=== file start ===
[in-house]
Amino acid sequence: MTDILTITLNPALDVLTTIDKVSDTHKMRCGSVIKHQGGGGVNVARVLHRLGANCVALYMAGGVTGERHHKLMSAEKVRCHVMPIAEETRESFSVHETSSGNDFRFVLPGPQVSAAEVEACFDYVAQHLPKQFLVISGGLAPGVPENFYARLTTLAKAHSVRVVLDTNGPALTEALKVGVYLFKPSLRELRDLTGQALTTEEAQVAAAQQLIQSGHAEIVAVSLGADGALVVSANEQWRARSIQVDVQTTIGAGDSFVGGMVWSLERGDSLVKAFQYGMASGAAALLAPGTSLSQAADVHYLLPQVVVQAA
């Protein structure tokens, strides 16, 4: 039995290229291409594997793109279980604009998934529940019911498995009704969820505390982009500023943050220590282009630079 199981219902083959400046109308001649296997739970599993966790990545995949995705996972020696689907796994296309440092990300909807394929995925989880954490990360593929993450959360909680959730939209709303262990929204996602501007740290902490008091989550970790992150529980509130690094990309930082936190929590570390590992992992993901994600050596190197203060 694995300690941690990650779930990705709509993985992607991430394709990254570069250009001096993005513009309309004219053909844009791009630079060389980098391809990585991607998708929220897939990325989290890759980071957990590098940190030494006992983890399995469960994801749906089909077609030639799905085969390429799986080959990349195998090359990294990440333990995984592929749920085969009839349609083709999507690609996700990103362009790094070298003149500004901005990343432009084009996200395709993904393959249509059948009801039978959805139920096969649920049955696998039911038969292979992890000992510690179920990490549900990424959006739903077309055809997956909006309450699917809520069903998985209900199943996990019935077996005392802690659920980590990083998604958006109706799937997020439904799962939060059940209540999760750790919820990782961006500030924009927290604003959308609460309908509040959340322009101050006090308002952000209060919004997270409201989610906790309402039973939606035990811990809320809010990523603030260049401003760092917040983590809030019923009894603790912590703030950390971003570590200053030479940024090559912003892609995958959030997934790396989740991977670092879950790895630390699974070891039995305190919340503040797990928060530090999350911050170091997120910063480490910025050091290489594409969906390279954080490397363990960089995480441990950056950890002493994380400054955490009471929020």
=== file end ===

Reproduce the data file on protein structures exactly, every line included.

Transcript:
[in-house]
Amino acid sequence: MTDILTITLNPALDVLTTIDKVSDTHKMRCGSVIKHQGGGGVNVARVLHRLGANCVALYMAGGVTGERHHKLMSAEKVRCHVMPIAEETRESFSVHETSSGNDFRFVLPGPQVSAAEVEACFDYVAQHLPKQFLVISGGLAPGVPENFYARLTTLAKAHSVRVVLDTNGPALTEALKVGVYLFKPSLRELRDLTGQALTTEEAQVAAAQQLIQSGHAEIVAVSLGADGALVVSANEQWRARSIQVDVQTTIGAGDSFVGGMVWSLERGDSLVKAFQYGMASGAAALLAPGTSLSQAADVHYLLPQVVVQAA
């Protein structure tokens, strides 16, 4: 039995290229291409594997793109279980604009998934529940019911498995009704969820505390982009500023943050220590282009630079 199981219902083959400046109308001649296997739970599993966790990545995949995705996972020696689907796994296309440092990300909807394929995925989880954490990360593929993450959360909680959730939209709303262990929204996602501007740290902490008091989550970790992150529980509130690094990309930082936190929590570390590992992992993901994600050596190197203060 694995300690941690990650779930990705709509993985992607991430394709990254570069250009001096993005513009309309004219053909844009791009630079060389980098391809990585991607998708929220897939990325989290890759980071957990590098940190030494006992983890399995469960994801749906089909077609030639799905085969390429799986080959990349195998090359990294990440333990995984592929749920085969009839349609083709999507690609996700990103362009790094070298003149500004901005990343432009084009996200395709993904393959249509059948009801039978959805139920096969649920049955696998039911038969292979992890000992510690179920990490549900990424959006739903077309055809997956909006309450699917809520069903998985209900199943996990019935077996005392802690659920980590990083998604958006109706799937997020439904799962939060059940209540999760750790919820990782961006500030924009927290604003959308609460309908509040959340322009101050006090308002952000209060919004997270409201989610906790309402039973939606035990811990809320809010990523603030260049401003760092917040983590809030019923009894603790912590703030950390971003570590200053030479940024090559912003892609995958959030997934790396989740991977670092879950790895630390699974070891039995305190919340503040797990928060530090999350911050170091997120910063480490910025050091290489594409969906390279954080490397363990960089995480441990950056950890002493994380400054955490009471929020």